Discover the Mermaids Cave in Blackheath

Mermaids Cave is a large sandstone rock overhang located in a scenic forest environment, with a small waterfall to complete the setting.

A very short walking trail, via a steep staircase with over 100 steps, leads to this cave in uniquely beautiful natural surroundings.

While the staircase is quite long and steep, this is a fairly easy, family-friendly walk, perfect for a quick Blue Mountains adventure.

Mermaids Cave Walk
Distance: 600 m return
Duration: 30 minutes
Grade: Easy (long staircase)
Dogs: On a lead
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How to Get There

Mermaids Cave is located in a quieter part of the Blue Mountains, along Megalong Road, a long and winding road that feeds into the Megalong Valley.

To get to the starting point of the walk to Mermaids Cave, turn into Megalong Road from Shipley Road in Blackheath. After approximately 1 km, you will see a parking lot on the right side of the road (see map location).

The start of the walk is on the opposite side of the road. Be careful when crossing because the parking lot is located between two bends, so passing cars won’t be able to see you.

Parking for the Mermaids Cave
Parking for the Mermaids Cave

Mermaids Cave Walk

The walking trail to Mermaids Cave is short, well-signposted, well-maintained, and easy to follow. The staircase, however, is quite steep and uneven, so if you have children with you, be sure to keep an eye on them.

Here is a map of the short walk to Mermaids Cave with the parking lot on the opposite side of the road:

Map of Mermaids Cave in Blackheath

Start of the Walk

Once you’ve parked your car, look out for the signpost on the other side of the road, which marks the start of the walking track.

Start of the Mermaids Cave Walk
Start of the Mermaids Cave Walk

The first section of the walk is a bush trail that goes slightly downhill before arriving at the first set of stairs with metal handrails.

The trail then turns around a corner and arrives at the main staircase, cut between two high sandstone cliff walls.

Staircase

It’s a beautiful old staircase in quite a surreal setting, which makes you all the more curious about what to expect when you get to the cave.

The staircase is in reasonably good condition, but do watch your step, especially in wet conditions, as the steps are quite uneven sometimes.

Stairs to Mermaids Cave
Stairs to Mermaids Cave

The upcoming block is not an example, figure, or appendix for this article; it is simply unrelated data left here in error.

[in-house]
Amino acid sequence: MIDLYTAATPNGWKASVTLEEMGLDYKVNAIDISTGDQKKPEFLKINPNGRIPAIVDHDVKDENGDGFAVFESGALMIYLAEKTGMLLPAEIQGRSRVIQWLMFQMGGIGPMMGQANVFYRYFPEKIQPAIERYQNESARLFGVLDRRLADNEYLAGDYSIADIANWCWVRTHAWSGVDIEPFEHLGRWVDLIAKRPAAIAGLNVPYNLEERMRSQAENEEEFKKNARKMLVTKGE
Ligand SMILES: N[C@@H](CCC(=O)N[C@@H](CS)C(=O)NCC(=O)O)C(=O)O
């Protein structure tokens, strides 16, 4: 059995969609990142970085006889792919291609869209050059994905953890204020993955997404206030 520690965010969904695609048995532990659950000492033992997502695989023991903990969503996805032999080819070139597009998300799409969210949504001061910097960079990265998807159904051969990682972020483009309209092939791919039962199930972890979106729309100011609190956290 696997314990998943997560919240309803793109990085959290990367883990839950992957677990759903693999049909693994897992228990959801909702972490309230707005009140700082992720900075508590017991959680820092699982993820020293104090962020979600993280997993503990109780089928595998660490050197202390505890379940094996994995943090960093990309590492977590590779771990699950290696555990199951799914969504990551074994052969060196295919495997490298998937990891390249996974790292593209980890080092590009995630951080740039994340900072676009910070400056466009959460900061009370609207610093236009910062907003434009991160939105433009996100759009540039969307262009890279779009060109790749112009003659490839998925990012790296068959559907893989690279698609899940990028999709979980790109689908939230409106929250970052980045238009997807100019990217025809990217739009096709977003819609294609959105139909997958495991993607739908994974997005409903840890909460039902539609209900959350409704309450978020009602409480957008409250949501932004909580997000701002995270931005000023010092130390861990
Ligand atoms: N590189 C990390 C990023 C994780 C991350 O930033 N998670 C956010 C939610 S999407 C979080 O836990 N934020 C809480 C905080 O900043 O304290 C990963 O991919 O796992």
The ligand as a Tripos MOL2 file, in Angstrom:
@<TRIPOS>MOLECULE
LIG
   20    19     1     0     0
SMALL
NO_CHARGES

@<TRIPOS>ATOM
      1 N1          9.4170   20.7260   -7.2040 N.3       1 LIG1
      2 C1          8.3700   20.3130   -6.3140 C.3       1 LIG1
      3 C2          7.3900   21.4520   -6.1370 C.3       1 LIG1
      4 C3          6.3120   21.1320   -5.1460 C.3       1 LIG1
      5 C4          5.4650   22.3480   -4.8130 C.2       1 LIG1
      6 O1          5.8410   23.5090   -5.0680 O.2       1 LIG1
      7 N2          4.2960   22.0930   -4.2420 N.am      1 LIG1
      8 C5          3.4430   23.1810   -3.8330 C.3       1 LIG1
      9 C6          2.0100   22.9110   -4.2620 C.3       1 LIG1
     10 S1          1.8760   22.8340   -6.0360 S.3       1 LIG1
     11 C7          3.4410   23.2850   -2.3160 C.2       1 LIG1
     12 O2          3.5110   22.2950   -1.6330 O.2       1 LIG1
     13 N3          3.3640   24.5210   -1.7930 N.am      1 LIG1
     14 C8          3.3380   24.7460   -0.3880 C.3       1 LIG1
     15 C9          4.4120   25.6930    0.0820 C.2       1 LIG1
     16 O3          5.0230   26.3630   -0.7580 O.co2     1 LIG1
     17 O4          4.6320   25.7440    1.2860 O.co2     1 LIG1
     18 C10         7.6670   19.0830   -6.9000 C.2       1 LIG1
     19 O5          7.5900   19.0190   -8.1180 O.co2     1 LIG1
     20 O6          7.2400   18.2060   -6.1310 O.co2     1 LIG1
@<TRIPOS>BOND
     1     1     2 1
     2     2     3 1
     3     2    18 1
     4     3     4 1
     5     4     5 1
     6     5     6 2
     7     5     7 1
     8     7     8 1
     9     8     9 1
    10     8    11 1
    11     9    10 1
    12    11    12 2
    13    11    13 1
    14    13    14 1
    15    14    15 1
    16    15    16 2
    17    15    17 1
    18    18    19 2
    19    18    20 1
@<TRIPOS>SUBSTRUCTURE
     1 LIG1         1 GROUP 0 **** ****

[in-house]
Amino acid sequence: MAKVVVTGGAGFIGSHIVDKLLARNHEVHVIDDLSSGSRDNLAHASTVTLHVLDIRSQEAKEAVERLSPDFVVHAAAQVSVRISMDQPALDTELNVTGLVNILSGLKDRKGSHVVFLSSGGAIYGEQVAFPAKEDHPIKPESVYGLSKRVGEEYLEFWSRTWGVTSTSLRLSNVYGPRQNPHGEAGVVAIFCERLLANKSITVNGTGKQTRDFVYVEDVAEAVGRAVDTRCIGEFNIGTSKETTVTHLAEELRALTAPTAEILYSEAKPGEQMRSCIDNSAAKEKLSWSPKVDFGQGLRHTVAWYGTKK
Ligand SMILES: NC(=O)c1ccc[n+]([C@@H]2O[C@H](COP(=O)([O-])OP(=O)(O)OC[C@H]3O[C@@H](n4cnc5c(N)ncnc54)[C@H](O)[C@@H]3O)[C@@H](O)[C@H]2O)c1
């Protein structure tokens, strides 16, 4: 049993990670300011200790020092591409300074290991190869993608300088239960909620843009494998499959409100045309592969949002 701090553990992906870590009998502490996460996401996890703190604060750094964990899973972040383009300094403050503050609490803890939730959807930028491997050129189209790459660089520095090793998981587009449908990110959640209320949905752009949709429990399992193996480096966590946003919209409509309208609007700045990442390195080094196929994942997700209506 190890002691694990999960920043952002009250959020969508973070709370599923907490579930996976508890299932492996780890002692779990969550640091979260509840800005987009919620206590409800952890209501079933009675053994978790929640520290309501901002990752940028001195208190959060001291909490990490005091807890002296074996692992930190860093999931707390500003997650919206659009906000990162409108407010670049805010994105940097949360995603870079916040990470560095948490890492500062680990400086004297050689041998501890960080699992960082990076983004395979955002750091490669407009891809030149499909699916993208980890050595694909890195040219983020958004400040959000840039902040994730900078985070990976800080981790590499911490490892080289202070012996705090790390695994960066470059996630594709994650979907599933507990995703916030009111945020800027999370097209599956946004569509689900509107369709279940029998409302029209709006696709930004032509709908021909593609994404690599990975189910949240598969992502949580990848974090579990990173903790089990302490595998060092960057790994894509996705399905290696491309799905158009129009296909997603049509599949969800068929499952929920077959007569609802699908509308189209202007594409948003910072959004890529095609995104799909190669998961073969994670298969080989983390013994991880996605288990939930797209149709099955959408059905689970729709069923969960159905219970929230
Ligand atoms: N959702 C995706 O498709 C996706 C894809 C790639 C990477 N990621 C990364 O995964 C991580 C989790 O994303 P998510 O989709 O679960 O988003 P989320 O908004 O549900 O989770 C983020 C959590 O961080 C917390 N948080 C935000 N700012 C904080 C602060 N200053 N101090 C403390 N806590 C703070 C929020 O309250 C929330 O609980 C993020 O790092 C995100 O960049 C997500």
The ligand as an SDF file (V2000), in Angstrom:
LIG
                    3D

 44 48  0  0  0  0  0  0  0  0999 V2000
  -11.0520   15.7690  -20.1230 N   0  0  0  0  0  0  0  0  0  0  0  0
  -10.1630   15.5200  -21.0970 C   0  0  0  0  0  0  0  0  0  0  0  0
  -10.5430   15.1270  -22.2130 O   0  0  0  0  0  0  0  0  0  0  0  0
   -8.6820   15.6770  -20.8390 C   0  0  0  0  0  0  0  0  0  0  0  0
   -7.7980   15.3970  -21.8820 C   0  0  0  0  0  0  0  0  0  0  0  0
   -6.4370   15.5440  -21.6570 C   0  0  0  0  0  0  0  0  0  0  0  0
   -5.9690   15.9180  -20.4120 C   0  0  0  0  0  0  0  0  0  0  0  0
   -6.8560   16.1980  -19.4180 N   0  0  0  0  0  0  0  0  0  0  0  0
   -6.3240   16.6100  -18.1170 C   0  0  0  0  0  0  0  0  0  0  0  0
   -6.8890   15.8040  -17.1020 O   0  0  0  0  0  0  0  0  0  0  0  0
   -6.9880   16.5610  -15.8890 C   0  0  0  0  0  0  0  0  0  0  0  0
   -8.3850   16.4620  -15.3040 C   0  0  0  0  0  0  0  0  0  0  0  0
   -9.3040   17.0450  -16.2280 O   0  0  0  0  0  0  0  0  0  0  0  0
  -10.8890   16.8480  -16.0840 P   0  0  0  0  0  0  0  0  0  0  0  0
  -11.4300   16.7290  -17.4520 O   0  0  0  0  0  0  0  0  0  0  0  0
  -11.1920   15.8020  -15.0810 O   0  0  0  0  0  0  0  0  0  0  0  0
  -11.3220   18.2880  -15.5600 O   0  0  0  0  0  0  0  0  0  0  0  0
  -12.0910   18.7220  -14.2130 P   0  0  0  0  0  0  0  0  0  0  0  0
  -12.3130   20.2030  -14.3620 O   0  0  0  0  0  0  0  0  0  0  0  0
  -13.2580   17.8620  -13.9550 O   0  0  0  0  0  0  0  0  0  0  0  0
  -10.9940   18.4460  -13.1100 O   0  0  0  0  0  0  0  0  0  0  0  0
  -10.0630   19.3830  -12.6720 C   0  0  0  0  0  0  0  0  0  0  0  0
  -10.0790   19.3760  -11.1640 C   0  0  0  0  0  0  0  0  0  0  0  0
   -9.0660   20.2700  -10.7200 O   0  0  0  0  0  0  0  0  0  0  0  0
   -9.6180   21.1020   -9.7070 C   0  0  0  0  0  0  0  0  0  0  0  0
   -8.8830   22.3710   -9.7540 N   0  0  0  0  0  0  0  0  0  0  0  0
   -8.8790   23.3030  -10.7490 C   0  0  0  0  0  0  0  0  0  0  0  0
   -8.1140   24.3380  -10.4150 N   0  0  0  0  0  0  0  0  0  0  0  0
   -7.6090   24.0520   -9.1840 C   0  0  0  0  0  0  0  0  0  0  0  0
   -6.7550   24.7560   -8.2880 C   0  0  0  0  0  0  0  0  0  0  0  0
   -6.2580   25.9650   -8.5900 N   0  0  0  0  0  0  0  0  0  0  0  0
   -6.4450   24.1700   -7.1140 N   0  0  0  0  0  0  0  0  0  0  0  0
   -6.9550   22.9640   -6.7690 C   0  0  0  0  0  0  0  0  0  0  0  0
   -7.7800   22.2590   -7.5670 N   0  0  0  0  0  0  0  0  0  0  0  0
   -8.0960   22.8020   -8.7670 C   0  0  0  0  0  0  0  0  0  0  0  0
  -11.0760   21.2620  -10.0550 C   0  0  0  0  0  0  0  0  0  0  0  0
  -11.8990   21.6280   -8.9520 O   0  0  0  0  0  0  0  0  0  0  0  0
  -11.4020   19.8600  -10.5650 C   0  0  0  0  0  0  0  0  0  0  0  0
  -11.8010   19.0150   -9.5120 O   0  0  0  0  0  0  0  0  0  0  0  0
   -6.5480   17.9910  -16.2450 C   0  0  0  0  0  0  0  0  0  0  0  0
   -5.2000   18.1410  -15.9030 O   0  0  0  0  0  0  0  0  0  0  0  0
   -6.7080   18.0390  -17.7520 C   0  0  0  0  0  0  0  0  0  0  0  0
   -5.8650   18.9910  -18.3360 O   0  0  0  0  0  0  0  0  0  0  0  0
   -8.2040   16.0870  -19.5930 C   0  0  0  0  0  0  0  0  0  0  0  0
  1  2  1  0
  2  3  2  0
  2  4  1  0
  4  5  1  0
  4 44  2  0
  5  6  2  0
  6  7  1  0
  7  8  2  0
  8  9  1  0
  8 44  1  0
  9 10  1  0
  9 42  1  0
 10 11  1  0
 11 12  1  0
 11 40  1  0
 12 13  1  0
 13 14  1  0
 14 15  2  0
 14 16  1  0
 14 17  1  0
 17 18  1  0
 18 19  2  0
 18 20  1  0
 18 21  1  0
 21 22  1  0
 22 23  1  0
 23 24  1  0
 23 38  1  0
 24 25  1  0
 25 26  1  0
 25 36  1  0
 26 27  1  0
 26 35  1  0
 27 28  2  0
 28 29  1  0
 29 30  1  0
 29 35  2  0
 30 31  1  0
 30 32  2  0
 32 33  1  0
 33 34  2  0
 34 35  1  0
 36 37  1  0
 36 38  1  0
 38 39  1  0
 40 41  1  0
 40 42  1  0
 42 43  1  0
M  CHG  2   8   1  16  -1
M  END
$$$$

As you get closer to the bottom of the staircase, the small amphitheatre-like valley opens up, with the Mermaids Cave and waterfall on your left.

At the bottom of the stairs, you can either turn left to go into the cave and behind the waterfall or go straight ahead and cross the creek for better views.

Mermaids Cave

The Mermaids Cave was first named in 1882 and has often been referred to as Mermaid’s Glen.

The spot is so unique that it was once used as one of the film locations for the third instalment of the Mad Max series, the Mad Max “Beyond Thunderdome” movie.

Mermaids Cave
Mermaids Cave

The waterfall is small but very pretty and unpretentious. However, we recommend visiting after a period of rainfall; otherwise, there may not be much water falling over the cave or into the small valley.

Note that the walking track continues away from the waterfall, but it seems overgrown, and we can’t vouch for it.

Mermaids Cave waterfall
Mermaids Cave waterfall

Once you’ve finished admiring the waterfall and the atmospheric scenery surrounding Mermaids Cave, retrace your steps back up the staircase and back to the car park.

If you’re keen to do another short walk, we recommend the Coachwood Glen Nature Trail. This is an easy 1 km loop trail through a rainforest landscape, including a few Pulpit Hill Creek crossings.

You can find the start of the Coachwood Glen Nature Trail approximately 2 km further south on Megalong Road.

 

Mermaids Cave in the Blue Mountains

 

Published: May 20, 2022
Updated: June 8, 2024

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Author:

AJ Mens

AJ Mens is a digital publisher based in Sydney, Australia, and the editor-in-chief of Sydney Uncovered and Blue Mountains Uncovered.

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